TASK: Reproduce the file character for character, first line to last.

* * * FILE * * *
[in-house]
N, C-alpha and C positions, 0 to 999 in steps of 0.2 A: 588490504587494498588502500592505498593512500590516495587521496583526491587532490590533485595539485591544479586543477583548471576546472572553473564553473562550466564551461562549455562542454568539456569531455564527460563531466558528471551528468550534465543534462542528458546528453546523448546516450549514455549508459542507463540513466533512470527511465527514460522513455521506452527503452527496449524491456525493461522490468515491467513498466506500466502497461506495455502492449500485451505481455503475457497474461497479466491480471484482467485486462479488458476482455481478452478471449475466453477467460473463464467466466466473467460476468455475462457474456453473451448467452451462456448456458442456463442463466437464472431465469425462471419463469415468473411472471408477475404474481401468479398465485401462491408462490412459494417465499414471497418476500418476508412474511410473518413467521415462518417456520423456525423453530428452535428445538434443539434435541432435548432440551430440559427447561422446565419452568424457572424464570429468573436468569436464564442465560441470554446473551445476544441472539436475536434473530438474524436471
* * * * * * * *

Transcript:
[in-house]
N, C-alpha and C positions, 0 to 999 in steps of 0.2 A: 588490504587494498588502500592505498593512500590516495587521496583526491587532490590533485595539485591544479586543477583548471576546472572553473564553473562550466564551461562549455562542454568539456569531455564527460563531466558528471551528468550534465543534462542528458546528453546523448546516450549514455549508459542507463540513466533512470527511465527514460522513455521506452527503452527496449524491456525493461522490468515491467513498466506500466502497461506495455502492449500485451505481455503475457497474461497479466491480471484482467485486462479488458476482455481478452478471449475466453477467460473463464467466466466473467460476468455475462457474456453473451448467452451462456448456458442456463442463466437464472431465469425462471419463469415468473411472471408477475404474481401468479398465485401462491408462490412459494417465499414471497418476500418476508412474511410473518413467521415462518417456520423456525423453530428452535428445538434443539434435541432435548432440551430440559427447561422446565419452568424457572424464570429468573436468569436464564442465560441470554446473551445476544441472539436475536434473530438474524436471